At least once in their lives every man needs the experience of coaching little league baseball or pee-wee football. It’s an endeavor that will bring you both tears of joy and tears of frustration. Like one day at football practice, when one little 9 year old told me, “Coach, tell them not to tackle me. I’m allergic to grass.” My response, “Maybe you should try basketball.” Or another kid who complained, “Coach, every time the ball is snapped that kid on the other side knocks me down.” My response, “That’s what he’s supposed to do.” Tears of laughter and tears of frustration.
I remember our first pee-wee football victory. The Buccaneers had just started a pee-wee football program and we were not much of a threat. We were playing 3rd and 4th graders against 5th and 6th grade teams. We were so bad that when we would ask a player, “Are you ready to go in?!” They would often reply, “Not really.” We took our lumps those first two seasons. Not only did we not win a game. We didn’t even score. 55-0, 48-0, 52-0, etc. If we held a team to under 40, we considered it a “defensive victory.” It was hard to stay positive, but we kept telling our boys, wait until you get in the 6th grade and we can play an evenly matched game. Keep working hard and things will be different.
That third year, we finally had a legitimate team. They pushed themselves in the pre-season and we were ecstatic to travel to Columbia, Mississippi for our first battle. And a battle it was. There hasn’t been a Super Bowl played to this day with that much heart on the field. Midway through the 4th quarter the score was tied 0-0. You can imagine the eruption of emotion when one of our defensive backs picked off a pass and returned it for a TD! We went on to our first victory ever with a score of 6-0.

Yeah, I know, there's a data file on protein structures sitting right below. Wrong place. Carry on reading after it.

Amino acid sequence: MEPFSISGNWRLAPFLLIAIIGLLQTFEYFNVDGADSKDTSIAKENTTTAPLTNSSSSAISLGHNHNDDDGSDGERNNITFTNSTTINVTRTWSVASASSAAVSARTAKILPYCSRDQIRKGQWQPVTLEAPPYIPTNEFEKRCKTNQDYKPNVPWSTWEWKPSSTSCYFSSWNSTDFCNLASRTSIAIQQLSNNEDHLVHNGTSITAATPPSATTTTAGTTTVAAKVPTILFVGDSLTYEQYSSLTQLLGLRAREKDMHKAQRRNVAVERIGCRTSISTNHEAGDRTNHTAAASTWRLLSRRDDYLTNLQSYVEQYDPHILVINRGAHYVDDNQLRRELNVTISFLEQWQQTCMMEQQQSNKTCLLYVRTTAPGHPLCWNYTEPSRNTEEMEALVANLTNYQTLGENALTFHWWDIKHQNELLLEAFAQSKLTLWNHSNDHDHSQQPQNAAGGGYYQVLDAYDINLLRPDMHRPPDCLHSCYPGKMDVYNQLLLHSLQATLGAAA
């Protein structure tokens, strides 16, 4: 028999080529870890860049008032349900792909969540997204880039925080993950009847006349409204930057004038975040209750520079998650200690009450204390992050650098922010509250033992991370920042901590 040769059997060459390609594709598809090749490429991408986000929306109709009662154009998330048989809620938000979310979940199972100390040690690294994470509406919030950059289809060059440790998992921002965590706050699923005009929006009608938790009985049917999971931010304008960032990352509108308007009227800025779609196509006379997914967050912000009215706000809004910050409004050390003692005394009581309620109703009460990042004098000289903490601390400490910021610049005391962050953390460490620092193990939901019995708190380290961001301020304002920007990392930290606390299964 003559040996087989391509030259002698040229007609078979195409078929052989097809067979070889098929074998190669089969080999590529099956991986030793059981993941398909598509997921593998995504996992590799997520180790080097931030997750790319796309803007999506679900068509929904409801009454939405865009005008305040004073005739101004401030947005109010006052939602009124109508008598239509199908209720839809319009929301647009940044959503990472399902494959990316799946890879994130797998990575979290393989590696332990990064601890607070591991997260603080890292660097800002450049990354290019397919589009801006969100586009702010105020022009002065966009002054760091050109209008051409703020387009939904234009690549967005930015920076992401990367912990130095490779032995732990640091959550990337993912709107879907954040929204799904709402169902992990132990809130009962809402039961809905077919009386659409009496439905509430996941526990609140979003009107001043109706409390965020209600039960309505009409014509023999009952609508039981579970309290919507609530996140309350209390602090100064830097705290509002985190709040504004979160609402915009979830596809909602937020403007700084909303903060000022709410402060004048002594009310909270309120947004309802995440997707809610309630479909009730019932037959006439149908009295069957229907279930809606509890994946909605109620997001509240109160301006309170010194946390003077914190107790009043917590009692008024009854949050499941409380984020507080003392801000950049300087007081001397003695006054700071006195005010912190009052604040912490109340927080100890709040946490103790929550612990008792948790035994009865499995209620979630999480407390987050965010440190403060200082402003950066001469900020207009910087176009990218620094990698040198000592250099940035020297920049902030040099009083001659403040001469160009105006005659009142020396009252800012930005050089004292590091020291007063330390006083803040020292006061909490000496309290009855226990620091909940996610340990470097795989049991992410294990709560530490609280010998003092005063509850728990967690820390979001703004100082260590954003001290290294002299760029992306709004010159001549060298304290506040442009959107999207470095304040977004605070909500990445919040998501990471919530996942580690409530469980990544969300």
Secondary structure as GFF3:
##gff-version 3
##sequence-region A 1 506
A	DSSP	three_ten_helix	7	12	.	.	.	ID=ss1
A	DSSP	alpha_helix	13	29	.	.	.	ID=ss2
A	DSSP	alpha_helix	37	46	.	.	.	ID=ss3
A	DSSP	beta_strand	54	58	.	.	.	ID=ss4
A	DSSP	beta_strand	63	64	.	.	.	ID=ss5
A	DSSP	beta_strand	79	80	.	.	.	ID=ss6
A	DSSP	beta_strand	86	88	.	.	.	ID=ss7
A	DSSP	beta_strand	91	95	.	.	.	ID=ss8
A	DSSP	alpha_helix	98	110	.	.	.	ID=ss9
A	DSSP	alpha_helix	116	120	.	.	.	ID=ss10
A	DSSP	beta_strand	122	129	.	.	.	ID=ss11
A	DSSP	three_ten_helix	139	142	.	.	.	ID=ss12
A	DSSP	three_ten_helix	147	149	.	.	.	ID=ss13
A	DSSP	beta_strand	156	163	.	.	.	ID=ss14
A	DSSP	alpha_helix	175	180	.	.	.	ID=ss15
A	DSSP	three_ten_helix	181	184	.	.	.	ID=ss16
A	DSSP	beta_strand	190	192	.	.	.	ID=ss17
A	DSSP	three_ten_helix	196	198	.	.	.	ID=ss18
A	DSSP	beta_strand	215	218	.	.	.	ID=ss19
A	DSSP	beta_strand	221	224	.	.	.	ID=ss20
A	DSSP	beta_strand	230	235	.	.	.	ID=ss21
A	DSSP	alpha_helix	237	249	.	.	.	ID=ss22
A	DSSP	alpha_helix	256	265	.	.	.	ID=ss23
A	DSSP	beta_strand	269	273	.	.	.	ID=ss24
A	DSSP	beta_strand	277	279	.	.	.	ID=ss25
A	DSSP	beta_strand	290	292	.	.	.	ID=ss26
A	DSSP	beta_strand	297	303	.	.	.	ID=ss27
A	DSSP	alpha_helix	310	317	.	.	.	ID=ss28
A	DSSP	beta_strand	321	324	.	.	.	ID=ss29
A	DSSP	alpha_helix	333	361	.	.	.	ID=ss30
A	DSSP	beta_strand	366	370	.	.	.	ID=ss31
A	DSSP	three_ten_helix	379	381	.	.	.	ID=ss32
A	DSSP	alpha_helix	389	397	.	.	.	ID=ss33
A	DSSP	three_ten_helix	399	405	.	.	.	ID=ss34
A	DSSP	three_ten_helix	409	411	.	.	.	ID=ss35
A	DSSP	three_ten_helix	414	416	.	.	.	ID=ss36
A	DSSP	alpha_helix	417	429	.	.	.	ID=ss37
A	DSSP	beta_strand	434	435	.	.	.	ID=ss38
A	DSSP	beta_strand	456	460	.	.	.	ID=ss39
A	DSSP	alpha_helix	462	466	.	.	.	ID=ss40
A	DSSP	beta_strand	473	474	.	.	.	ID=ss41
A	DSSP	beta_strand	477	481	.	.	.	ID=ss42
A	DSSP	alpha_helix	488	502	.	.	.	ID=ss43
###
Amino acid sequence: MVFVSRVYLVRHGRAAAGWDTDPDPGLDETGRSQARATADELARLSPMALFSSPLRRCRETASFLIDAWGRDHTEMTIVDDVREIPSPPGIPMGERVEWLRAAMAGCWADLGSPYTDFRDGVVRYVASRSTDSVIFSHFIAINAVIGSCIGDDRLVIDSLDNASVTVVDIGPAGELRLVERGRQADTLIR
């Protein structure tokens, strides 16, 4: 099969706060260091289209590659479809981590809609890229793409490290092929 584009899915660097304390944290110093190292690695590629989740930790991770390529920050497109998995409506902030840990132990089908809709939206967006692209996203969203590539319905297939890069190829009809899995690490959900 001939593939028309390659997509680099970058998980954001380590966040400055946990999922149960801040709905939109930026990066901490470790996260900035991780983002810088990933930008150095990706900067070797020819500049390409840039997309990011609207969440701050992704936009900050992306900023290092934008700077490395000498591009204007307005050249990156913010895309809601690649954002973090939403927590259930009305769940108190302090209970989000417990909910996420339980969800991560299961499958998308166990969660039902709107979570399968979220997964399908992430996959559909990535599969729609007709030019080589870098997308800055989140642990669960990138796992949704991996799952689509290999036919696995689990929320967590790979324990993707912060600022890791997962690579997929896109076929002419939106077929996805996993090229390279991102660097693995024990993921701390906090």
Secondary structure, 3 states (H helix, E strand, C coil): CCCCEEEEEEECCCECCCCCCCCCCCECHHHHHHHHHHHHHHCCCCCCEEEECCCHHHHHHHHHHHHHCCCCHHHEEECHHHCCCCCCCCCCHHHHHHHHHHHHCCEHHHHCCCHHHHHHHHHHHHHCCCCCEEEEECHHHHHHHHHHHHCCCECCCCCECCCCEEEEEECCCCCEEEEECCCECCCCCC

We won plenty of other games after that, but none were as sweet as that one. I still have a picture with my son on the sideline after the game, both of us drenched in sweat. Our boys knew their hard work had paid off…they were becoming a football team.
I believe God wants transformation like this to take place in every single church on His ball of dirt. And every time it happens, I believe God must celebrate.
I believe God watches with holy exhilaration every time a church sets it heart to be what God has called them to be: a selfless, love-drenched, Christ-like family.
And when the power of His love overcomes the separation of skin color, ethnicity, and denomination differences, He must feel victory. When the people in the pulpit figure out that the gospel is good news, and begin to teach it that way, He must feel victory. When He sees His people sharing burdens and caring for one another sacrificially and generously, He must feel victory. When a spirit of humility and authenticity settles over a church so that real people with real problems begin to find hope for their hurts, He must feel victory.
My prayer has always been and will always be: God, make us what you want us to be. Amen.